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Privacy Matters!

It was perhaps in 1994 when I first visited United Kingdom. On the very first night, my host took me to a casino in Bradford (probably that used to be a SoP for such visits). Overwhelmed with excitement, I requested the host to take some pictures of mine in front of a roulette table (takey sanad rahey aur bawaqt e zarurat kam awey). As soon as he took the first picture, a lady appeared from nowhere and told me in a very polite manner that I can’t take pictures in the casino. On my query, she said that using camera in a place like casino might be objectionable to people who come to play here as it amounted to intruding into their privacy. Although surprised a bit, I immediately apologized; but instead of accepting my apology, she demanded my camera because she wanted to eliminate the picture that I had taken in the casino. I handed over my camera to her which she returned the other day along with developed printouts of the remaining pictures which were in the roll. She thanked me and didn’t even ask for the cost of the pictures that were developed, although the fault was mine!

In 2007, I visited United States for the first time for a short course in a university. On the first day, the university coordinator gave us a form to sign. The form was a kind of undertaking that “I have no objection on being photographed or filmed in the class room or moving on a tour or any public gathering etc.” At that time, I made quite fun of that “useless” form because in my opinion that was totally an unnecessary undertaking. However, towards the end of the course, I realized how important the privacy matters were in the eyes of the Americans. Since I, as a Pakistani, never thought it that way, I had no idea why on earth they were getting our signatures on a NOC for taking photos!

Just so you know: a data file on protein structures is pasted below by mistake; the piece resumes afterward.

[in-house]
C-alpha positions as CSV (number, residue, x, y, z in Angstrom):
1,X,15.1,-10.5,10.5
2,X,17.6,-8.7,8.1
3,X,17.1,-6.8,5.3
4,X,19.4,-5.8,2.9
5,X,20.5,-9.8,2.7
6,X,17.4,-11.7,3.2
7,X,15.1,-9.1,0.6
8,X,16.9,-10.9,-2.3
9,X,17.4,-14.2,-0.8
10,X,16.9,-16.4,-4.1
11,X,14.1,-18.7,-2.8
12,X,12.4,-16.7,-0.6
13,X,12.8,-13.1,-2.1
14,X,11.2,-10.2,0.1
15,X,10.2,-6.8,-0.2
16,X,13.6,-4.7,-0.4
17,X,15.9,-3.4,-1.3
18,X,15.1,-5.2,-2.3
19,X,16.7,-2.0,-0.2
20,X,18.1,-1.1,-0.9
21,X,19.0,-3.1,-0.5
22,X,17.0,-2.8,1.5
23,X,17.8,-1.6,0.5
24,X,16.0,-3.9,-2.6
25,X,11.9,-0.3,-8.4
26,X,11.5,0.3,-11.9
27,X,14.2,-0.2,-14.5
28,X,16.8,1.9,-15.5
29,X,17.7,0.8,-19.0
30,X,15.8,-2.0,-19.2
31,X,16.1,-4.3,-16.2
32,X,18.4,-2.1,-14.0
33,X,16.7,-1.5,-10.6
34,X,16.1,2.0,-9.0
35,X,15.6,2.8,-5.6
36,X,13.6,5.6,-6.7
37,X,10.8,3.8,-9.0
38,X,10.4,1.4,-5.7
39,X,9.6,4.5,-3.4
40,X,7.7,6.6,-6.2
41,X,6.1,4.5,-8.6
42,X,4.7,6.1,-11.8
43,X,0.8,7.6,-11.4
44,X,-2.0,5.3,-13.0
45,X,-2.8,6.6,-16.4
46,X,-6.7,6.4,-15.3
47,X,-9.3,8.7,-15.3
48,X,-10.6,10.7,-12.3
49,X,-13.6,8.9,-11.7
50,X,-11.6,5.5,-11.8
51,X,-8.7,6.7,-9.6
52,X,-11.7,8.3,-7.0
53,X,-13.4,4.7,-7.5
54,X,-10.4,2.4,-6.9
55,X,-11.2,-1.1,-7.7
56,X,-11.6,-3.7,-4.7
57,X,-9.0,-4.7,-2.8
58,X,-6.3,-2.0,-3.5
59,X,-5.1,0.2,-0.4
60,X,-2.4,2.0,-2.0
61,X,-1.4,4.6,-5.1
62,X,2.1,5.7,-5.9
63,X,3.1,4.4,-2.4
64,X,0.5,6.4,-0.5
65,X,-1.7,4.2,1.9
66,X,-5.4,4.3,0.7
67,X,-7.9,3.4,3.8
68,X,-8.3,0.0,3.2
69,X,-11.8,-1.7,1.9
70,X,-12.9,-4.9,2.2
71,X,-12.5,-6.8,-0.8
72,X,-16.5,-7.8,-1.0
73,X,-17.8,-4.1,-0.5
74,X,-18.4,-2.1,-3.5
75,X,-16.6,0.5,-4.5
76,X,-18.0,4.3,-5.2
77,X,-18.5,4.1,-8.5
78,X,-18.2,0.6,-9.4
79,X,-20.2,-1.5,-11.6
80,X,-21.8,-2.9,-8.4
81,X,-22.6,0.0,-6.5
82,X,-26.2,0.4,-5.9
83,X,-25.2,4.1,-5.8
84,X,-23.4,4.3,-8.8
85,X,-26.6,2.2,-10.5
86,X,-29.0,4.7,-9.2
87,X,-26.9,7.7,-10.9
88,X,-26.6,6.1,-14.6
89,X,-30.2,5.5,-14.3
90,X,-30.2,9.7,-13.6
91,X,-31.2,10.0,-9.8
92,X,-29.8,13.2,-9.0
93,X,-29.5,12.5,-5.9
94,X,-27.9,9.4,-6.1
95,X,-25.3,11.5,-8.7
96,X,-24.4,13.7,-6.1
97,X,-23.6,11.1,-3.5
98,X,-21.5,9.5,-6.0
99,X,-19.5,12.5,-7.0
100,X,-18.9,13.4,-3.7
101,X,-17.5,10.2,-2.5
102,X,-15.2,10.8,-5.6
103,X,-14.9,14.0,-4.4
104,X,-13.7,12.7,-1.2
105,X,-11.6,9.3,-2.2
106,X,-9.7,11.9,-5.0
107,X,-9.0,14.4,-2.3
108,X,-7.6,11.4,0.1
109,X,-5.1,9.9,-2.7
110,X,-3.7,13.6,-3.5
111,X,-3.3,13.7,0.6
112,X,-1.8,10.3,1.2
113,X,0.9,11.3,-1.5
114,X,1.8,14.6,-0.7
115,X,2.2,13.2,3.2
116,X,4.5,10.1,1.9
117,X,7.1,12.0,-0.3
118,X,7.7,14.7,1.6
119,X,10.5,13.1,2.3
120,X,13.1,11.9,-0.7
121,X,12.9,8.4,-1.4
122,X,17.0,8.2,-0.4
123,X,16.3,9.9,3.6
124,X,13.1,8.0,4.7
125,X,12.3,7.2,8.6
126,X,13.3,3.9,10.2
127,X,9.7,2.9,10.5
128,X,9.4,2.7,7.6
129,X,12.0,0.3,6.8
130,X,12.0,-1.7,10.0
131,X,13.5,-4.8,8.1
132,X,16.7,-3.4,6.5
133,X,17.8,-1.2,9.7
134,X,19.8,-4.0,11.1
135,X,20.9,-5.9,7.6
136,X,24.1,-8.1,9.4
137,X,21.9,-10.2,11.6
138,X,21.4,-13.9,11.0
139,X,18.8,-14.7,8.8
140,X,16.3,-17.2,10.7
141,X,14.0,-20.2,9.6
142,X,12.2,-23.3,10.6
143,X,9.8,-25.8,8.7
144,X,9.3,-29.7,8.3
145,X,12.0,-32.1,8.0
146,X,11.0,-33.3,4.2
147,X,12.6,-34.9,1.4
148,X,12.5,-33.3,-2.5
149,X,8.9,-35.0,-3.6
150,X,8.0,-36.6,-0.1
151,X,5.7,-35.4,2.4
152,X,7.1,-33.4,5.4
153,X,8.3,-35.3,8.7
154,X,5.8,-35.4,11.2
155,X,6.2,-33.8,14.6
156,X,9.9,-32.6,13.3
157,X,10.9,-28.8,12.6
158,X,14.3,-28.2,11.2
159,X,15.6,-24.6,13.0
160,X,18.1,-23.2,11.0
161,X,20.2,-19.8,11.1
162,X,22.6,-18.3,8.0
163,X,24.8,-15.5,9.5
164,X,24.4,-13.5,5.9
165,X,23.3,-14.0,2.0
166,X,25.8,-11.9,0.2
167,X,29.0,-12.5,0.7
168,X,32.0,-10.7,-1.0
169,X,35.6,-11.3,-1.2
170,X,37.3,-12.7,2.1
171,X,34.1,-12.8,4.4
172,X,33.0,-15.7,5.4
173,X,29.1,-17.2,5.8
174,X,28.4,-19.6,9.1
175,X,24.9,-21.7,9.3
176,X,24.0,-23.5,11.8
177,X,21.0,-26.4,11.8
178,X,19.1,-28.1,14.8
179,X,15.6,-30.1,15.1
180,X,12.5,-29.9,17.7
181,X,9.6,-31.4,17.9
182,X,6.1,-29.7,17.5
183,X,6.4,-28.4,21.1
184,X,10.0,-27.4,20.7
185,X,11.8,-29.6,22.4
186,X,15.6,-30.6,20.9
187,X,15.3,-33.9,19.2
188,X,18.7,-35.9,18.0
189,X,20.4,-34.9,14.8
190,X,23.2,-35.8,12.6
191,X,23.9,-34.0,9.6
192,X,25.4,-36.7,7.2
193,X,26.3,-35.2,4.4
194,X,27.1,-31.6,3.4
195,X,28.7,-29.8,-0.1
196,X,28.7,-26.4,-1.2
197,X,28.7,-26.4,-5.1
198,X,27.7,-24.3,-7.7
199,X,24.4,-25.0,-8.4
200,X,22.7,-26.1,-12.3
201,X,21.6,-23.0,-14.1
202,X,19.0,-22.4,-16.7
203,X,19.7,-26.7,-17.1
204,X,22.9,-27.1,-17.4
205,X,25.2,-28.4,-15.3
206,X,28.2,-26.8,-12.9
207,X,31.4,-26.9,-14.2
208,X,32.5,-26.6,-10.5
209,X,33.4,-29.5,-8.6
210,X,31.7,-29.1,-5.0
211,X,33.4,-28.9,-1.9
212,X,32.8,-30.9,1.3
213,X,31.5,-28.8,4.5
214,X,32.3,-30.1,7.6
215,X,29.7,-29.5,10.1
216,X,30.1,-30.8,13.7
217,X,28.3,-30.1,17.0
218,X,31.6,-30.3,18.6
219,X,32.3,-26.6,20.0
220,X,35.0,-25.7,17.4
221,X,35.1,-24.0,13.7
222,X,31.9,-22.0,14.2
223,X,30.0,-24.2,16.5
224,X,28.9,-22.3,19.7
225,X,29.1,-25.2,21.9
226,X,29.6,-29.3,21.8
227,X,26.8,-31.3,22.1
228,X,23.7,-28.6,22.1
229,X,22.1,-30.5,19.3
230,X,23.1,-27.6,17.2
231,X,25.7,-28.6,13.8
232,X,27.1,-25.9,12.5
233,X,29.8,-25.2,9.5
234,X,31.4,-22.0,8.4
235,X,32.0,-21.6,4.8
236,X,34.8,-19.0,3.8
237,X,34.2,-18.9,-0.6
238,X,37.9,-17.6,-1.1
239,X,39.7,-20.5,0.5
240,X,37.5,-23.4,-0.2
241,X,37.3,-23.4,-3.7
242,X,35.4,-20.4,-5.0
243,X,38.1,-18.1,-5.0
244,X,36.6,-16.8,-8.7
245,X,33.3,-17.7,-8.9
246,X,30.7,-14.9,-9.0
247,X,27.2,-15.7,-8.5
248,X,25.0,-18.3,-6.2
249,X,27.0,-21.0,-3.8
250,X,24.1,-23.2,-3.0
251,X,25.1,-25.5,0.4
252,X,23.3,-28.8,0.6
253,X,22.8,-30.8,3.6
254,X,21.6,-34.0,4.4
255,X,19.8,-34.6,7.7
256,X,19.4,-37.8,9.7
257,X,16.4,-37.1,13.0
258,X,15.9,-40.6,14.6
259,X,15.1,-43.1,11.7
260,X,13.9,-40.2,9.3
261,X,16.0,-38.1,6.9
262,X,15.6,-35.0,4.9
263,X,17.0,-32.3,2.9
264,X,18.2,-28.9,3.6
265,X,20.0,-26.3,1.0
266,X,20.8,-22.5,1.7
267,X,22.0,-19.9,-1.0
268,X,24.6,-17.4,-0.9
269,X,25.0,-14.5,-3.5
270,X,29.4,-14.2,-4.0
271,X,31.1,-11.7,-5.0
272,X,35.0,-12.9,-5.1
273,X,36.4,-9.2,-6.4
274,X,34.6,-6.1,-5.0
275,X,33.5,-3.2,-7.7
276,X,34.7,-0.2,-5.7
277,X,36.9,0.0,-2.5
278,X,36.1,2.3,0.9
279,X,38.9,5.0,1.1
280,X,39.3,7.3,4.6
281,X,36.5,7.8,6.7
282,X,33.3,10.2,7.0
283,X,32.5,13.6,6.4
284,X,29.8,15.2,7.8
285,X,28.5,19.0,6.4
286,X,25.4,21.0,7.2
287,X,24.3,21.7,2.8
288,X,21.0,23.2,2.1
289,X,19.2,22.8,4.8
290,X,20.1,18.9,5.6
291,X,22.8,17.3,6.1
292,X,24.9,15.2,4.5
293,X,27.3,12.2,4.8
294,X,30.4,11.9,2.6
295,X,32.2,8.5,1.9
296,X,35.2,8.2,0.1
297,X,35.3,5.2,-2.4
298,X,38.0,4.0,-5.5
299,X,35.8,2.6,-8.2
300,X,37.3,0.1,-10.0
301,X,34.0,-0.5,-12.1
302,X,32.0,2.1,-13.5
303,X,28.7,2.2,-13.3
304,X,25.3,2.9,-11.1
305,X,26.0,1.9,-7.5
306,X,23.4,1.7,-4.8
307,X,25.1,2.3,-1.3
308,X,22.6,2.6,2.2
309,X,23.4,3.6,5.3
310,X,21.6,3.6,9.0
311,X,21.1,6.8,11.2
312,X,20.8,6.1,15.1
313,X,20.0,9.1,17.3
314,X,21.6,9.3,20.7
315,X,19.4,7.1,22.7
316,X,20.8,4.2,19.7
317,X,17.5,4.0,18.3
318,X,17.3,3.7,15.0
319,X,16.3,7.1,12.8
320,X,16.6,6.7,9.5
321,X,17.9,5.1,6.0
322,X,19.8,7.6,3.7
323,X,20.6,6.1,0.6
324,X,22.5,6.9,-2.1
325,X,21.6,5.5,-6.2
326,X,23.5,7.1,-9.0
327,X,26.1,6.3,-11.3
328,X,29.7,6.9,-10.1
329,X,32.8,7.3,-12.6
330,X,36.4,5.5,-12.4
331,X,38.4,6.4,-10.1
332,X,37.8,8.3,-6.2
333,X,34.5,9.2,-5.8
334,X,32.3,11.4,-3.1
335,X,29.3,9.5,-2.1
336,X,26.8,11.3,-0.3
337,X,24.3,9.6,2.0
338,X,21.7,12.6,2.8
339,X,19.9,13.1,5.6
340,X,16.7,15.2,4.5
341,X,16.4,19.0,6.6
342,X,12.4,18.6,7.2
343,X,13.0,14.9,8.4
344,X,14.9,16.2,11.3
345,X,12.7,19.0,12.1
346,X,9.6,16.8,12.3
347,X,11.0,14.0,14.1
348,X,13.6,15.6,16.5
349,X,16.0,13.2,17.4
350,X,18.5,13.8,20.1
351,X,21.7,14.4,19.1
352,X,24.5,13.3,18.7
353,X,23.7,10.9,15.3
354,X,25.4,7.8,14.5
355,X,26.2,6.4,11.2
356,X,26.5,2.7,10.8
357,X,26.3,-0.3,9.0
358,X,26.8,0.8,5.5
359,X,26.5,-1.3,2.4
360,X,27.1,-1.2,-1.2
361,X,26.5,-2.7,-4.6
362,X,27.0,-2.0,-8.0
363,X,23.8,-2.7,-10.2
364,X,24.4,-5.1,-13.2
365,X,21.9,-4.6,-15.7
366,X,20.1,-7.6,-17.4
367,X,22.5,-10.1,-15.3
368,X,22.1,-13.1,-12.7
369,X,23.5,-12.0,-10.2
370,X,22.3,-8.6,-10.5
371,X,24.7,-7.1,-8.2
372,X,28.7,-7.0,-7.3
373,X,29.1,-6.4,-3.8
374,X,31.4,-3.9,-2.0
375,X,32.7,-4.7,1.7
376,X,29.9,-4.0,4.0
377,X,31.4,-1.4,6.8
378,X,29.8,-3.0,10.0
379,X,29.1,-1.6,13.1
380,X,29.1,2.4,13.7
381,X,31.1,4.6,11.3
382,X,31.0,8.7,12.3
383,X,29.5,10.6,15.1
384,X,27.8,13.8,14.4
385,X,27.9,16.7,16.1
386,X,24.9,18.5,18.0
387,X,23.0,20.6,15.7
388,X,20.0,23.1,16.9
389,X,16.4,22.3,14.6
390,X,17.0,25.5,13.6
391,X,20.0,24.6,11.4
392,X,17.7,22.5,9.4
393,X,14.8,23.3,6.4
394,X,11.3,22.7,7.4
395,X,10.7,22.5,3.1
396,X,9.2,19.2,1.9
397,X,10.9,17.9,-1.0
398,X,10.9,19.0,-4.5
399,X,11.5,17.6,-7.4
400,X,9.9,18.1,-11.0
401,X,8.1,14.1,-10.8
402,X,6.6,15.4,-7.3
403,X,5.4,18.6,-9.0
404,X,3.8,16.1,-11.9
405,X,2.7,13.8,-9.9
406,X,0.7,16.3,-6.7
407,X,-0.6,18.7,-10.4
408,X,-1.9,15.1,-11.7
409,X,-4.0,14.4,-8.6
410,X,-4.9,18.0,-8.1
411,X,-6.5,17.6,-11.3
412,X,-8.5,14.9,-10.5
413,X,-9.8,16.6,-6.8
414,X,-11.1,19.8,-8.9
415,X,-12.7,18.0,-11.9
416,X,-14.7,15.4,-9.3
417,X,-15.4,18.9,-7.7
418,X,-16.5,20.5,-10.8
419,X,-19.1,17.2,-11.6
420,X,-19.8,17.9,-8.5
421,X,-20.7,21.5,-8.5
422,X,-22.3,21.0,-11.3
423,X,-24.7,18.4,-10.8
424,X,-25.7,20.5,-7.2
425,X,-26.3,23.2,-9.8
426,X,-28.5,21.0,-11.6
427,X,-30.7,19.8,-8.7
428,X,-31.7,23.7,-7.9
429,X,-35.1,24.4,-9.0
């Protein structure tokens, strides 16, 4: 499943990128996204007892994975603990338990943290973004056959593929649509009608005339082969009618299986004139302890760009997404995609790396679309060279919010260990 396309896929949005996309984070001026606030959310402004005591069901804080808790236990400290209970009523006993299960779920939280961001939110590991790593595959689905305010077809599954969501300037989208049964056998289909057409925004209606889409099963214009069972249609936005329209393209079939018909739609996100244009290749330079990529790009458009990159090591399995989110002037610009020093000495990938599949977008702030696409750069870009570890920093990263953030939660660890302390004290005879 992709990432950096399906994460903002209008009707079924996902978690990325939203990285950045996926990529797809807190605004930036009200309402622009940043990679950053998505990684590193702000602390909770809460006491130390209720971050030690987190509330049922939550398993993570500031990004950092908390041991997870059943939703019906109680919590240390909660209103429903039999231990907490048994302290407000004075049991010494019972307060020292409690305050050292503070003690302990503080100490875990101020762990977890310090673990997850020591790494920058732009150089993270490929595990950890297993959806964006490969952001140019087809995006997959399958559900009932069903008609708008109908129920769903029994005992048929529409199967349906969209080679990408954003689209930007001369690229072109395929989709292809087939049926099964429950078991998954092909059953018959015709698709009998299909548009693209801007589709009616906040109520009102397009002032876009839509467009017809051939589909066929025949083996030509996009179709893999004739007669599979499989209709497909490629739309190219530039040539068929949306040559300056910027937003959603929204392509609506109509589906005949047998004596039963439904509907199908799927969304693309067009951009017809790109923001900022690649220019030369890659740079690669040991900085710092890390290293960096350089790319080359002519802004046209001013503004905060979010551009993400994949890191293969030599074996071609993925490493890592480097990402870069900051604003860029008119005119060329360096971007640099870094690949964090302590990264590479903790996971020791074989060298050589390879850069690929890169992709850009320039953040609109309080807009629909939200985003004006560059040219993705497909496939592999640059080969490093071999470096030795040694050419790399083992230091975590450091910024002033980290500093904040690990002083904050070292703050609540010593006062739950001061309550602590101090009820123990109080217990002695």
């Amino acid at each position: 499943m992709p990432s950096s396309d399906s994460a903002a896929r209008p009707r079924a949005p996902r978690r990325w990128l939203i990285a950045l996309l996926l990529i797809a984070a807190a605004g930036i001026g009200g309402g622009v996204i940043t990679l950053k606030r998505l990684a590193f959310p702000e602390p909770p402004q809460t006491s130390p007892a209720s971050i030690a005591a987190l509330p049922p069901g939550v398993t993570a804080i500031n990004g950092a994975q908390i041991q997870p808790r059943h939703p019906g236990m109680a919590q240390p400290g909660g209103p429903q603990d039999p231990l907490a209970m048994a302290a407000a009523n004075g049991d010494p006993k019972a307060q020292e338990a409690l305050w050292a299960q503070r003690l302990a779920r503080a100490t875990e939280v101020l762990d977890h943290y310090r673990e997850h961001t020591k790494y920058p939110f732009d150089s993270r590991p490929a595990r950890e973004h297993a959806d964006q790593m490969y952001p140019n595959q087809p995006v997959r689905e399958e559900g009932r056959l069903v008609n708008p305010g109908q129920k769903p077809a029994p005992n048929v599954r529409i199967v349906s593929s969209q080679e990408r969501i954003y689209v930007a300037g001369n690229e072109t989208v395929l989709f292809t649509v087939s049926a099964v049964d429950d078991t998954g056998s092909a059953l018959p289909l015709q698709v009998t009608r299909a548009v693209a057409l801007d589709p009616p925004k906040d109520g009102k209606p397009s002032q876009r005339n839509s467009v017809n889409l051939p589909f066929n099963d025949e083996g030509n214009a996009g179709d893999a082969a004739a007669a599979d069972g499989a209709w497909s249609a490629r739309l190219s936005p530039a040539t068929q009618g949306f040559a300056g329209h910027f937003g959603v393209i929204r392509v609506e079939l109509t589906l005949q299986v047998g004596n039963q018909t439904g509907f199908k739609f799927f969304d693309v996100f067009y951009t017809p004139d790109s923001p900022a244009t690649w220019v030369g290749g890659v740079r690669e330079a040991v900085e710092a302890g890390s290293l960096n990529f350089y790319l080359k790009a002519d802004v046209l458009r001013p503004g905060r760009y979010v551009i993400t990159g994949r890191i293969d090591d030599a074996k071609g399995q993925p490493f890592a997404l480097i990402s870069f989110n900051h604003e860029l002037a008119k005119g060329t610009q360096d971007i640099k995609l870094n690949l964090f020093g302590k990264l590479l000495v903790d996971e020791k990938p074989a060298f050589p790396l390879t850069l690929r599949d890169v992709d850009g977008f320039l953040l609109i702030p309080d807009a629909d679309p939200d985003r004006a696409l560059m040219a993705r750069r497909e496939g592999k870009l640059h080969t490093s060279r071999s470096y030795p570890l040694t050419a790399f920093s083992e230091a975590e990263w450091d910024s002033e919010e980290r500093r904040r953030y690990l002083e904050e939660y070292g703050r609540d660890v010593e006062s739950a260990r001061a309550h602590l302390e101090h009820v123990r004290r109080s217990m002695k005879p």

Last year, (this time Pakistan), I was on my way to Defense. When I stopped at a crossing, a young boy and a girl with a mike and movie camera in their hands approached my car. The guy put the mike in front of me while the girl directed her camera towards my face and started saying “Sir, the floods have devastated our country, how much would you like to donate for this noble cause?” I answered “Have you taken my permission before starting this recording?” The answer was quite unexpected for them; their reaction, on the other hand, was not unexpected for me. Both of them first looked at me surprisingly for a while, then stared me in a real displeased manner and finally went off.

All these three incidents may appear quite insignificant but actually they are not. We, as a nation, have no idea what does it mean by an individual’s privacy; what are our rights in this regard and how should we not let anybody infringed this right? Taking photograph or filming someone without his or her permission is considered to be absolutely normal in our country. Imagine you are shopping with your family (or even alone) in some market or having dinner somewhere; suddenly a cameraman appears and starts asking you some meaningless questions about the ongoing inflation in the country or the quality of ‘morning shows’ for that matter. Nobody dares to stop him/her.

There may be people who have no objection to this unwanted filming but at the same time there may be those who don’t want it anyway. Putting camera on the face of someone without even requesting a formal permission is unthinkable here. TV channel cameramen think that they have divine right to film ‘everything’ and they presume that every citizen of Pakistan is crazy about coming on screen; so filming an ordinary man, especially woman, on street is actually an act of benevolence on their part! And not only TV channels do this, private individuals also trespass your privacy without even letting you know about it, which is even more dangerous!

So the lesson learnt is that every individual has the right to have his/her privacy. We should exercise this right anywhere we want without any hesitation or fear of rejection. In today’s high tech world, this has become even more important because you never know where some sick mind might have installed cameras to film you. And it is not necessary that such cameras always operate at some public place; that can be a changing room of a boutique even! So be ware about that!


December 24, 2011 Posted by | Media, Men, Society, Women | Leave a comment